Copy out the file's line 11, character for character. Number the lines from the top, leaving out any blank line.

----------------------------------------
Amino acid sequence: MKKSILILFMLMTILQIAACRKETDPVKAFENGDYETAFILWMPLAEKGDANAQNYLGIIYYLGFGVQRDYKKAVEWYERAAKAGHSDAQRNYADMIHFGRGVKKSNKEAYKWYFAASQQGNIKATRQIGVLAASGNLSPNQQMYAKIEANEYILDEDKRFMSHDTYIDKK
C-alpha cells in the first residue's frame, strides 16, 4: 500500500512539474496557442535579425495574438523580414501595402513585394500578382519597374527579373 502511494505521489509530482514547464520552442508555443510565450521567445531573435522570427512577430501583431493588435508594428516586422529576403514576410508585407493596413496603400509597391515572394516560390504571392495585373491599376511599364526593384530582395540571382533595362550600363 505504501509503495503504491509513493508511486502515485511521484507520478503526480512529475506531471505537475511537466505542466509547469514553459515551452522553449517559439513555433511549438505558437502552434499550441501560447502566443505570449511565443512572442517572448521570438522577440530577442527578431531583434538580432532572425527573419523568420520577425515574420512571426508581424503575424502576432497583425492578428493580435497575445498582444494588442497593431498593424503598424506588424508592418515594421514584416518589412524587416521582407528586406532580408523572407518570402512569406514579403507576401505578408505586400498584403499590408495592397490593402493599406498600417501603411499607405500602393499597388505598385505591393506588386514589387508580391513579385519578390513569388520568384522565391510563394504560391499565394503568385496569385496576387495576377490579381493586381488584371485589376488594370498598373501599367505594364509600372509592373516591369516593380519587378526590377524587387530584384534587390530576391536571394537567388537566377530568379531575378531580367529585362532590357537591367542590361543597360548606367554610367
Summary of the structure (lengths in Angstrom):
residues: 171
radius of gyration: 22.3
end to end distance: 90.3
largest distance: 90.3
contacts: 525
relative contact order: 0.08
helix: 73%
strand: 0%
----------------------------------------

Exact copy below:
strand: 0%